8:00 PM EST, TNT – Line: 76ers -2, Over/Under: 207.5
It appears that we finally have a series on hand in this Eastern Conference Semifinal, as the resurgent Philadelphia 76ers have welcomed back their biggest gun in an attempt to draw even against the top-seeded Miami Heat, in this crucial Game Four from Wells Fargo Center in Philadelphia, Pennsylvania. Before we get into the biggest story of this series, we have to start off the Heat (53-29, 1st in Eastern Conference), who missed a golden opportunity to take a commanding 3-0 lead as the scene shifted to the City of Brotherly Love. Heading into Friday night’s affair, nobody would argue that Miami was indeed in firm control of the affair; after handling eliminating the Hawks with ease in the First Round, they continued to thrive in the first two games against the Sixers, averaging 112.5 points on a healthy 47.1% shooting from the field, including 35.4% from beyond the arc, while amassing 23.0 assists in comparison to committing just 12.5 turnovers, while relegating the visitors to a scant 97.5 points on 44.2% shooting, including a miserable 21.9% from downtown, with only 17.5 assists, and outrebounding them by a sizeable margin (+10.0). Furthermore, (Head Coach) Erik Spoelstra’s troops had outscored Philadelphia by a combined THIRTY points in Games One (106-92) and Two (119-103), with the vast majority of that margin coming from the perimeter where they held a 27-point advantage. Indeed, the Heat’s three-point shooting has long been a major component of their success, and once again proved to be decisive for them; in Game One, they may have only knocked down 9-of-36 triples (25.0%), but they nonetheless edged Philly by nine points in that regard, and in Game Two the disparity was even greater as the hosts drilled a scorching 14-of-29 attempts (48.3%), leading to an 18-point advantage. Of course, their defense has also played a crucial role in the matter, for Miami had done an excellent job of suffocating their opponent on the perimeter (14-of-64 3FG), while choking off their ball movement in permitting fewer than twenty assists in each matchup and limiting their opportunities in transition with twenty-five total fast break points. Granted, the primary reason for that domination was the absence of one very big man, who we assure you that we’ll cover ad nauseum in a moment. Simply put, Spoelstra’s charges took full advantage of the 76ers without the frontrunner for this season’s MVP award, and that all changed once the series pivoted to Wells Fargo Center where a certain All-NBA Center returned from injury. Needless to say, Game Three’s 99-79 defeat served as a complete 180 for both teams, as the Southwest Division Champions authored what was easily their most disappointing showing in the playoffs thus far. How bad was it, you ask? Well, the visitors had compiled a dreadful THIRTY-FOUR points in the first half and didn’t hit fifty until 5:18 mark in the third quarter, shooting a woeful 14-of-43 from the field (32.6%), including 2-of-16 from three (12.5%) in the first half, and missing half of their eight free-throws along the way. With that said, the Heat did manage to go on a 20-6 run midway through the third period to tie the contest at 51-51, but that would be as close as they would get, they ran out of gas in the final stanza where they were ousted 31-14. In the end, Miami shot just 35.1% overall and 7-of-30 from long-range (23.3%), while dishing out a meager fourteen assists and being battered on the glass (-10). (All-Star Swingman) Jimmy Butler (21.4 PTS, 48.0% FG, 23.3% 3FG, 87.0% FT, 5.9 REB, 5.7 AST, 1.6 STL, 0.5 BLK, 23.6 PER) was literally the ONLY member of the starting lineup to score in double-figures, totaling a game-high thirty-three points on 12-of-22 shooting (54.5%), and 8-of-10 from the charity stripe (80.0%), along with nine rebounds, and a pair of assists and steals apiece. The rest of the team could muster only forty-six points on 27.2% shooting. The only other member of Spoelstra’s rotation that managed to crack double-figures was (newly-minted Sixth Man of the Year) Tyler Herro (20.7 PTS, 44.7% FG, 39.9% 3FG, 86.8% FT, 5.0 REB, 4.0 AST, 0.7 STL, 16.2 PER), who after torching the Sixers for 21.5 points on 55.6% shooting and 63.6% from beyond the arc in the first two games, finished with fourteen points on 5-of-15 shooting (33.3%) and 2-of-7 from downtown (28.6%). Furthermore, the visitors really let things get away from them in transition, where they were outscored 19-6. Granted, they were edged 15-8 in that regard in the previous game, but their torrid shooting from the perimeter more than made up for it. So, what needs to change for the Heat moving forward, you ask? Well, now that Philly has returned to full strength (or at least as close as they realistically can at this point), Spoelstra & Co are going to have to adjust their defensive approach, for what worked so well in Games One and Two certainly didn’t apply to their successor. Apart from that, they simply must get more production out of the supporting cast, particularly a staring five that offered only TWENTY-TWO points on 7-of-27 shooting (25.9%), with as many turnovers (6) as assists. This includes (All-Star Forward) Bam Adebayo (19.1 PTS, 55.7% FG, 75.3% FT, 10.1 REB, 3.4 AST, 1.4 STL, 0.8 BLK, 21.8 PER), who amassed nine points on 2-of-9 shooting (22.2%), three rebounds, an assist, and a pair of steals while saddled with foul trouble throughout the affair. And then there is (veteran Point Guard) Kyle Lowry (13.4 PTS, 44.0% FG, 37.7% 3FG, 85.1% FT, 7.5 AST, 1.1 STL, 15.0 PER), who finally returned after missing the last four playoff games nursing a tender hamstring. One of a trio of veterans possessing recent championship experience that arrived on South Beach in Free Agency, the 36-year-old spent much of the campaign as the ideal complement to Butler in the backcourt, though his return from and injury did not go as anticipated for the Philadelphia native; Lowry went scoreless in over twenty-five minutes of action, racking up more fouls (4) than assists. One of the better two-way Guards for years now, the Heat need the vet to live up to his billing, otherwise Spoelstra will be forced to allot more minutes towards a revitalized Victor Oladipo (12.4 PTS, 47.9% FG, 41.7% 3FG, 73.7% FT, 2.9 REB, 3.5 AST, 0.6 STL, 16.8 PER), who after missing all but eight games this season rehabbing from knee surgery, has enjoyed his moments in these playoffs; the former All-Star erupted for twenty-three points in Miami’s closeout of the Hawks last week, while posting nineteen points in Game Two on Wednesday night.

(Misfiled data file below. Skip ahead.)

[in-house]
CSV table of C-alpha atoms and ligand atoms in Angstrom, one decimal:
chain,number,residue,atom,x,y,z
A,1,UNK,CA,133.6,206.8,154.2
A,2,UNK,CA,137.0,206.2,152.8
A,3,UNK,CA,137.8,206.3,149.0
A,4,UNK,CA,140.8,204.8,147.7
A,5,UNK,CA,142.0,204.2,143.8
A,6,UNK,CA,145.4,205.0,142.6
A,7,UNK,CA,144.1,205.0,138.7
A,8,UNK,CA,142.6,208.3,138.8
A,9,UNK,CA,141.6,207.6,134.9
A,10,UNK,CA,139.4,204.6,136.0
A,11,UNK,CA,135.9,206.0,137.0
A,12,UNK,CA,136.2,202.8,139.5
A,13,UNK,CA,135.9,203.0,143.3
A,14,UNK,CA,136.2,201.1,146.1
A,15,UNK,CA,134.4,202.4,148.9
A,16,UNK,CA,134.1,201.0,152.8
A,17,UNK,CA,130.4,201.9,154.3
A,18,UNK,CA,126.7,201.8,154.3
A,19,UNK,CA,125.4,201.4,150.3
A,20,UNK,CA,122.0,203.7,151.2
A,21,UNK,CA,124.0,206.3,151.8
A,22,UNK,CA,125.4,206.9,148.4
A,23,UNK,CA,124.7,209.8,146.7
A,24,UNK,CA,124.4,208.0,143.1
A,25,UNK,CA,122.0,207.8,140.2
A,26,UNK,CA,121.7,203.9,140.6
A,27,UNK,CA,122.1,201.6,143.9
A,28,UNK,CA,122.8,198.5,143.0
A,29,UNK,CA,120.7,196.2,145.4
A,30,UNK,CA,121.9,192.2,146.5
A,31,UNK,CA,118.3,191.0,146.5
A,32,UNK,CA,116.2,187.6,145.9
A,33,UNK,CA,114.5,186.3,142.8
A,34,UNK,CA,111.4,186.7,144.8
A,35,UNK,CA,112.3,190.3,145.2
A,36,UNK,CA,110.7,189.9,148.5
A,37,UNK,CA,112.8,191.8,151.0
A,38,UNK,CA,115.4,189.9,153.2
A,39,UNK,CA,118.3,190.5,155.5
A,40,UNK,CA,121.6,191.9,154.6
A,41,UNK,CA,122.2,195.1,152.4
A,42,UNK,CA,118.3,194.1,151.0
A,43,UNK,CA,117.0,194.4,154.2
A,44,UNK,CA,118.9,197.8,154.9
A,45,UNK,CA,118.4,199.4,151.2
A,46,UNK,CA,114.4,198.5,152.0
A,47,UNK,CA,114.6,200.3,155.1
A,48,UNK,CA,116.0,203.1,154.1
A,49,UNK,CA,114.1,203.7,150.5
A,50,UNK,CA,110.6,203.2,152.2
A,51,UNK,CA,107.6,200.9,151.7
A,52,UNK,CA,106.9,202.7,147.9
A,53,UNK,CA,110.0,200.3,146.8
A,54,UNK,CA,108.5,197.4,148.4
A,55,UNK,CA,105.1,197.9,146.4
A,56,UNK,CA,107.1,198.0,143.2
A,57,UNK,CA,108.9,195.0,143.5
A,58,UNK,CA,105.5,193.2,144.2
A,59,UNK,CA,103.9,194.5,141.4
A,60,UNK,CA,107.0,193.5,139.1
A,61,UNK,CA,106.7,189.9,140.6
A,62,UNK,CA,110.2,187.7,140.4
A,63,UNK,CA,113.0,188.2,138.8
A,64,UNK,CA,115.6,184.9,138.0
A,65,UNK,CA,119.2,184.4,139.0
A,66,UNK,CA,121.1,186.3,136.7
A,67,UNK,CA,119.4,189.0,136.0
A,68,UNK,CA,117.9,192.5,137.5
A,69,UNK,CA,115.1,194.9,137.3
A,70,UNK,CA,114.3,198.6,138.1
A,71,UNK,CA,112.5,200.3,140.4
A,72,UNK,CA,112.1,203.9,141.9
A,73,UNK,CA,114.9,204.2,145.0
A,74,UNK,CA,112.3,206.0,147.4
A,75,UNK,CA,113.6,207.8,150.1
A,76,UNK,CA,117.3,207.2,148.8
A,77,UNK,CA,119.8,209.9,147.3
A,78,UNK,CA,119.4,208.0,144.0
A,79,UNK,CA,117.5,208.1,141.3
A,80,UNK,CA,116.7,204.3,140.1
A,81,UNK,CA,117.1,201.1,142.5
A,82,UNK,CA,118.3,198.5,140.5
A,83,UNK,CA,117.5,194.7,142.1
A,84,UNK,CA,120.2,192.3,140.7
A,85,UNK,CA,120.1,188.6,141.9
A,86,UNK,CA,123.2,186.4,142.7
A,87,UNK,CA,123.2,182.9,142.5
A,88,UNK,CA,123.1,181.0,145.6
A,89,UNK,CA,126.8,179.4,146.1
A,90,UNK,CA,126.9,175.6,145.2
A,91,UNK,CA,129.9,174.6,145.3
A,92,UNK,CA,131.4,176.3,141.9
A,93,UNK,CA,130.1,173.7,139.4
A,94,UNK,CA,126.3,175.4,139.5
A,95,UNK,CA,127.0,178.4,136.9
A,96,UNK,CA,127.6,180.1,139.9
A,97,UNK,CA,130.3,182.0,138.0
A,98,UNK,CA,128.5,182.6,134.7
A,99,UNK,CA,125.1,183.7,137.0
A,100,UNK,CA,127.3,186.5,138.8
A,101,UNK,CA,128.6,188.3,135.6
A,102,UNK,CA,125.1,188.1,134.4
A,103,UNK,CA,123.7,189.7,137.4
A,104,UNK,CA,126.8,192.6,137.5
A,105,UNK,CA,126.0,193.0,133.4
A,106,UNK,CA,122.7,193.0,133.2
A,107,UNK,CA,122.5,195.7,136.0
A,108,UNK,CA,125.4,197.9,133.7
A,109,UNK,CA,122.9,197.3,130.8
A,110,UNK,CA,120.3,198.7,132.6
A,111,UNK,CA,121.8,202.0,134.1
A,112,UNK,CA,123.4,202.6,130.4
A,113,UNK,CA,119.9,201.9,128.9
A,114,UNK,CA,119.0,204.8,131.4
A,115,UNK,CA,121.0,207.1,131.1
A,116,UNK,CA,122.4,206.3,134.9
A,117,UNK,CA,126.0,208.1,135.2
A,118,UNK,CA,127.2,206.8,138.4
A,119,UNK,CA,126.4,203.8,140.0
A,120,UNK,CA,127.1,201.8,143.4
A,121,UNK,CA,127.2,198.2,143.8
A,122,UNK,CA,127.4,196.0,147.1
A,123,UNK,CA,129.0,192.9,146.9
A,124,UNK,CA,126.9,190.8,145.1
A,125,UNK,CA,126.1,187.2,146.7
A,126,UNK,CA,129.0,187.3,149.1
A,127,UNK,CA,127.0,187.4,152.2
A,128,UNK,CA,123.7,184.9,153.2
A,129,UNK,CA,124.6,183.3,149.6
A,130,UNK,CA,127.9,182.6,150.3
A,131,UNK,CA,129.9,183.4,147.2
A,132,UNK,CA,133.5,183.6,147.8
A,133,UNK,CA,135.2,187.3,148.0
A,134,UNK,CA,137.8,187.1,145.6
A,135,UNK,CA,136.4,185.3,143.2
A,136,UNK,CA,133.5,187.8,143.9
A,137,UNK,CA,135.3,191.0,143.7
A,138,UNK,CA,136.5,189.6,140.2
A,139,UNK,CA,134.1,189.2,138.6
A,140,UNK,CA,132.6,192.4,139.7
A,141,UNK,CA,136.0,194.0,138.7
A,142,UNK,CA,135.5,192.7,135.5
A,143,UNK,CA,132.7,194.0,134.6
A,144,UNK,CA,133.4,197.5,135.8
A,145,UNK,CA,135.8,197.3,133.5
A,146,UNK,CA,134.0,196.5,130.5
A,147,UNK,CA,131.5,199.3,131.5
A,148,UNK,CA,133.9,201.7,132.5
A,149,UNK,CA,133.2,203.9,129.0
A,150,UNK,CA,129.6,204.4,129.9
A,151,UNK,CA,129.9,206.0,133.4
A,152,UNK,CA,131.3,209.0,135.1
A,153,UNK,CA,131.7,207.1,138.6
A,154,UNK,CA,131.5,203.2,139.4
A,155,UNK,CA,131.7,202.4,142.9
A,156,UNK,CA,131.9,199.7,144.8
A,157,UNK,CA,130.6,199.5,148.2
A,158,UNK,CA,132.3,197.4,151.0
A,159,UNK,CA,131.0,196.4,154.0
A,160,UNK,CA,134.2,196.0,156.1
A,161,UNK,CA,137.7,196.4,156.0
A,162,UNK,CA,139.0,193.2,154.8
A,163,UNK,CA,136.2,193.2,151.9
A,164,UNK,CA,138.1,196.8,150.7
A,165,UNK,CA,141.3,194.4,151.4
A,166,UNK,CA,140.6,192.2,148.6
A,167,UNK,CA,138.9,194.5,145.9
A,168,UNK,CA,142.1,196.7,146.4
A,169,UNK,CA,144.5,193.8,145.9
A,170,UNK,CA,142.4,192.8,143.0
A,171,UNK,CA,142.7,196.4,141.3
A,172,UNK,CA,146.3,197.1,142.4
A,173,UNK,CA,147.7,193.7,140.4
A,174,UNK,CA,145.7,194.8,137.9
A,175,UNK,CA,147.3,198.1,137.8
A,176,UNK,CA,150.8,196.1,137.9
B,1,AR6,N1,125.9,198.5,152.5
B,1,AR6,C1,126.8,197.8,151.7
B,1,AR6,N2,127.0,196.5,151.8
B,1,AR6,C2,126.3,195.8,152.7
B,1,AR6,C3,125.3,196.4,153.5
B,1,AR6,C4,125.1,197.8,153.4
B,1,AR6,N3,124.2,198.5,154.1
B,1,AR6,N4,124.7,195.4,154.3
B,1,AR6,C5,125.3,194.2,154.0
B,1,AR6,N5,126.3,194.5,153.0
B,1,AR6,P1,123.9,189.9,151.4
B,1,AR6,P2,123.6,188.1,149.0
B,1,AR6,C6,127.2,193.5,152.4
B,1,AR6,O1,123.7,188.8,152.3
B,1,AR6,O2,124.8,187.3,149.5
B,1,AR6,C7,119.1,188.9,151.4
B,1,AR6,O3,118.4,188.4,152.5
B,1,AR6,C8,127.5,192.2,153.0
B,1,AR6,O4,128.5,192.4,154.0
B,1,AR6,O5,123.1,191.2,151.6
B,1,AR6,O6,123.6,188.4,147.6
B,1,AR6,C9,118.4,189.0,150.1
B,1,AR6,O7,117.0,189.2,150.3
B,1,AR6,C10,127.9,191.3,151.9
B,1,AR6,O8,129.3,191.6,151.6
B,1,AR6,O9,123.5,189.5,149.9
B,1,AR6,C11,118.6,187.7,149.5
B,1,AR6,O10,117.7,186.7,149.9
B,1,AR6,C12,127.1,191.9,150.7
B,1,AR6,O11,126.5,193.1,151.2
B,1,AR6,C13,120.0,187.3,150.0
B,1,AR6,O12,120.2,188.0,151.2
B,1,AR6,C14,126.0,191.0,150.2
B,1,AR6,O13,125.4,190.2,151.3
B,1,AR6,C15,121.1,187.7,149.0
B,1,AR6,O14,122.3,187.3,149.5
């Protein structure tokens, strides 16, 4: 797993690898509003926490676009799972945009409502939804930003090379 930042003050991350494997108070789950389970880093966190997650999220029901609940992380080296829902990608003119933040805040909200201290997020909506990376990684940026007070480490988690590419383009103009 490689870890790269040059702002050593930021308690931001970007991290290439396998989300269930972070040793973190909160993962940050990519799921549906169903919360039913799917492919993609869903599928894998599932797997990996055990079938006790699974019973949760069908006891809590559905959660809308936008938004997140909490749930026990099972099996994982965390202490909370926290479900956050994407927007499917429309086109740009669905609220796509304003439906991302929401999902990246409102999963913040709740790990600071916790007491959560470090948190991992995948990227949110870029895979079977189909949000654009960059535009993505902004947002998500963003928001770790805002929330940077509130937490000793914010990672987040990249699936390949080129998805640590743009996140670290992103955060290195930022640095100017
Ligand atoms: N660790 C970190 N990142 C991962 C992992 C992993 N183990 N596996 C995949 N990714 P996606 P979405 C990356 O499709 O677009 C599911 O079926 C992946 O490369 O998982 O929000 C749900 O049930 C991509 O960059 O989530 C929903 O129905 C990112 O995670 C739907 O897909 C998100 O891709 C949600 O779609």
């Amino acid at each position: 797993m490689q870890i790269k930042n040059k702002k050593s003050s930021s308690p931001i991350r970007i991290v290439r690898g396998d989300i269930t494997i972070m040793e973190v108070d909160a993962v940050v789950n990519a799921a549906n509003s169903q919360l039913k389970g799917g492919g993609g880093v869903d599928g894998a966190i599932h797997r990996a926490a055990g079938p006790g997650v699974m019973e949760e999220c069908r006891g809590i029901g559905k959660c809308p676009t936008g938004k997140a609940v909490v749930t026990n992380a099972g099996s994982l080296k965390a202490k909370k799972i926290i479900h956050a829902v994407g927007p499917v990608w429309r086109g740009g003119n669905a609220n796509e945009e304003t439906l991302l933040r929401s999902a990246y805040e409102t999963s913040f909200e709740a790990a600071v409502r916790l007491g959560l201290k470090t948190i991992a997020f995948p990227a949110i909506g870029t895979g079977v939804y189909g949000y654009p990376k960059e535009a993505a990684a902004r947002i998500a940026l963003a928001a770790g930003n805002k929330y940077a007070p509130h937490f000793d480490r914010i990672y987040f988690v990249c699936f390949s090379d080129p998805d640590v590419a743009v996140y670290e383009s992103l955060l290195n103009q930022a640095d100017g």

Meanwhile, my, oh my, what a difference a single player can make, for after looking dead in the water through two games, the 76ers (51-31, 4th in Eastern Conference) appeared to be reborn in Friday night’s 99-79 thumping of the Heat. Of course, it’s no surprise that their fortunes changed once (MVP frontrunner) Joel Embiid (30.6 PTS, 49.9% FG, 37.1% 3FG, 81.4% FT, 11.7 REB, 4.2 AST, 1.1 STL, 1.5 BLK, 31.2 PER) was cleared to return to action, for virtually everything that this team does begins and ends with the towering Cameroon international. After carrying Philadelphia throughout a first half of the campaign that mired in the ongoing Ben Simmons saga and finishing the season as the first Center to lead the Association in scoring since Shaquille O’Neal did it way back in 2000, Embiid had thus endured a whirlwind postseason littered with highs and lows. He propelled the Sixers to a quick 3-0 lead over the Raptors in the First Round, hitting the game-winning three in overtime before suffering a broken bone in his right thumb, before eventually taking an elbow to the face late in the closeout Game Six, fracturing an orbital bone and causing a concussion to boot. Due to the effects of the latter, the five-time All-Star refrained from traveling to South Beach for Games One and Two, with the faithful in Philly hoping that he would be cleared in time to participate in Game Three. Thankfully, their prayers were answered; roughly an hour before Game Three, Embiid was cleared of concussion symptoms, and thus donned a protective mask in the spirit of a superhero (or villain if you prefer), inciting a resurgent effort from the hosts. Though they also struggled offensively throughout the first half, netting just 12-of-35 attempts from the field (34.3%), (Head Coach) Doc Rivers’ troops earned a 41-34 lead at intermission thanks to their three-point shooting (5-of-14) and their residence at the charity stripe (12-of-14), which were two areas where they clearly suffered in the previous two games without the big fella. Indeed, this is the Embiid Effect, folks; in Games One and Two, the 76ers shot a miserable 14-of-64 from beyond the arc (21.8%) and 37-of-42 from the free-throw line (88.0%) and were thus outscored by a combined THIRTY-TWO points in those two categories. In 2021-2022, no player in the league attempted (654) and made (803) more free-throws than Embiid, and in turn, no team made (1,605) more singles than the Sixers. Simply put, their ability to draw fouls and get easy points at the stripe is a MAJOR part of their success, and that is something that’s only become more evident after the blockbuster deal that landed them (2017-2018 MVP) James Harden (21.0 PTS, 40.2% FG, 32.6% 3FG, 89.2% FT, 7.1 REB, 10.5 AST, 1.2 STL 21.8 PER), who led the NBA in both free-throws made and attempted in six consecutive seasons from 2014-2015 to 2019-2020. Getting back to Friday night’s showdown in the City of Brotherly Love, Miami would strike back in the second half, putting together a 20-6 run in the third quarter to tie the affair at 51-51, but it would be the hosts who exhibited the necessary ruthlessness to win in the playoffs, running them off the hardwood at Wells Fargo with a 31-14 fourth quarter. Rivers’ charges dominated on both ends of the court in this period, shooting 11-of-16 from the field (68.8%) and 6-of-10 from downtown (60.0%), while relegating the visiting side to a miserable 3-of-15 shooting (20.0%) overall and 1-of-8 from three (12.5%), yielding a scant two assists along the way. (Emerging Guard) Tyrese Maxey (17.5 PTS, 48.5% FG, 42.7% 3FG, 86.6% FT, 3.2 REB, 4.3 AST, 0.7 STL, 16.2 PER) erupted for fourteen of his twenty-one points in the final frame of play, on a perfect 5-of-shooting (100.0%) and 4-of-4 from three (100.0%). In the end, Philadelphia shot 47.8% from the floor, including 16-of-33 from the perimeter (48.5%), marking the first time in this series that they bested their opponent on triples (+27). Again, it all comes back to Embiid’s presence; though he was far from his best and visibly hindered by the aforementioned mask, he still finished with eighteen points and eleven rebounds, while getting to the free-throw line ten times and netting eight attempts. This allows his side to control the tempo of the game, while keeping the Heat out of transition, which was certainly evident as they killed them on fastbreak points (+13). Furthermore, the Center draws a wealth of attention wherever he goes, which creates far more space for his teammates to operate, which led to their success from the perimeter, as (veteran swingman) Danny Green (5.9 PTS, 39.4% FG, 38.0% 3FG, 78.6% FT, 2.5 REB, 1.0 AST, 1.0 STL, 0.6 BLK, 9.5 PER) looked particularly rejuvenated with twenty-one points largely on shooting 7-of-9 from three (77.8%). Moving forward, it will be interesting to see how Embiid acclimates to wearing the mask, and if he can in fact remain healthy; Rivers drew a wealth of criticism for leaving the likely MVP in a game in which the outcome was clearly decided, particularly after he had already sustained a malady to his thumb. Furthermore, as Miami adjusts to his presence on the hardwood, the supporting cast MUST show up; Maxey and Green were integral to their success on Friday night, but at some point, you would have to imagine that the aforementioned Harden will make an impact. After struggling throughout the series with Toronto, the 10-time All-Star has continued to experience difficulties in this matchup, averaging just 17.7 points, 7.0 rebounds, and 6.7 assists, while shooting only 38.5% from the field and 4-of-19 from downtown (21.1%), with nearly as many turnovers (15) as assists (20). By now, the narrative has been fairly clear that the 32-year-old simply isn’t the prolific threat that he was when he won three consecutive scoring titles in Houston, with a noticeable lack of burst leaving him to settle for contested step-back three-pointers, while the Association’s shift in officiating players blatantly trying to draw fouls robbing him of one of his greatest advantages. Needless to say, this is setting up for a fascinating summer in the City of Brotherly Love, for after failing to trigger his gargantuan player option following his trade, the bearded one will essentially become an Unrestricted Free Agent, leaving the Sixers with a monumental decision to make in retaining the services of a declining star.